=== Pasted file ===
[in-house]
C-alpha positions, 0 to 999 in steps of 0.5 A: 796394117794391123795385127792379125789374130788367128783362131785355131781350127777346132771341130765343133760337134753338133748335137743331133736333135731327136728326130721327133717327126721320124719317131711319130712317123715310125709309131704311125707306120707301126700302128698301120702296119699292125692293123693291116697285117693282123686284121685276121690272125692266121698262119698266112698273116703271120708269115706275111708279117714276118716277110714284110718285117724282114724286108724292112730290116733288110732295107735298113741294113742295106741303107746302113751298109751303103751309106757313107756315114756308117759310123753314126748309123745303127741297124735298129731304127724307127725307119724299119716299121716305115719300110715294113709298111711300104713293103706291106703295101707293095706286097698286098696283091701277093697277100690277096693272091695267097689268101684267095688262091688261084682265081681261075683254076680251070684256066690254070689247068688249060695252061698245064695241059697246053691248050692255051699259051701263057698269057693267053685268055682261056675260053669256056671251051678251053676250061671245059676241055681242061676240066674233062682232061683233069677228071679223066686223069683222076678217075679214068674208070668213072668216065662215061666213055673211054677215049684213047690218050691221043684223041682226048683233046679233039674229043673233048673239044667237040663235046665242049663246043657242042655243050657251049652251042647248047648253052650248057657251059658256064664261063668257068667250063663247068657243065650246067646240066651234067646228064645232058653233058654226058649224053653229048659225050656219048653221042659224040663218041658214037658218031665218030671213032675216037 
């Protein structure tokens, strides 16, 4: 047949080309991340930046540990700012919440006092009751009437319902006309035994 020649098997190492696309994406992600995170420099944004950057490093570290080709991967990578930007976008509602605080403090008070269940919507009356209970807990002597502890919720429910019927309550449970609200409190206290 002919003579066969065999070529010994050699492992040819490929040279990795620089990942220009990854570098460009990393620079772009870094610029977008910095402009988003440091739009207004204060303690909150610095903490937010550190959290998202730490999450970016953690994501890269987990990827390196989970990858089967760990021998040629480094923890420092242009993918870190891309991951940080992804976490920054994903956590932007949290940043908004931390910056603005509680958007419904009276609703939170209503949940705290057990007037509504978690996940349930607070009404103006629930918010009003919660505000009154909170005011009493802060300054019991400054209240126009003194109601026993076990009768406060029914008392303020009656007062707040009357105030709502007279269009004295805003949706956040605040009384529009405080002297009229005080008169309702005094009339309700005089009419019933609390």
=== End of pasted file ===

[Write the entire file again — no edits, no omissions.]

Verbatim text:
[in-house]
C-alpha positions, 0 to 999 in steps of 0.5 A: 796394117794391123795385127792379125789374130788367128783362131785355131781350127777346132771341130765343133760337134753338133748335137743331133736333135731327136728326130721327133717327126721320124719317131711319130712317123715310125709309131704311125707306120707301126700302128698301120702296119699292125692293123693291116697285117693282123686284121685276121690272125692266121698262119698266112698273116703271120708269115706275111708279117714276118716277110714284110718285117724282114724286108724292112730290116733288110732295107735298113741294113742295106741303107746302113751298109751303103751309106757313107756315114756308117759310123753314126748309123745303127741297124735298129731304127724307127725307119724299119716299121716305115719300110715294113709298111711300104713293103706291106703295101707293095706286097698286098696283091701277093697277100690277096693272091695267097689268101684267095688262091688261084682265081681261075683254076680251070684256066690254070689247068688249060695252061698245064695241059697246053691248050692255051699259051701263057698269057693267053685268055682261056675260053669256056671251051678251053676250061671245059676241055681242061676240066674233062682232061683233069677228071679223066686223069683222076678217075679214068674208070668213072668216065662215061666213055673211054677215049684213047690218050691221043684223041682226048683233046679233039674229043673233048673239044667237040663235046665242049663246043657242042655243050657251049652251042647248047648253052650248057657251059658256064664261063668257068667250063663247068657243065650246067646240066651234067646228064645232058653233058654226058649224053653229048659225050656219048653221042659224040663218041658214037658218031665218030671213032675216037 
């Protein structure tokens, strides 16, 4: 047949080309991340930046540990700012919440006092009751009437319902006309035994 020649098997190492696309994406992600995170420099944004950057490093570290080709991967990578930007976008509602605080403090008070269940919507009356209970807990002597502890919720429910019927309550449970609200409190206290 002919003579066969065999070529010994050699492992040819490929040279990795620089990942220009990854570098460009990393620079772009870094610029977008910095402009988003440091739009207004204060303690909150610095903490937010550190959290998202730490999450970016953690994501890269987990990827390196989970990858089967760990021998040629480094923890420092242009993918870190891309991951940080992804976490920054994903956590932007949290940043908004931390910056603005509680958007419904009276609703939170209503949940705290057990007037509504978690996940349930607070009404103006629930918010009003919660505000009154909170005011009493802060300054019991400054209240126009003194109601026993076990009768406060029914008392303020009656007062707040009357105030709502007279269009004295805003949706956040605040009384529009405080002297009229005080008169309702005094009339309700005089009419019933609390």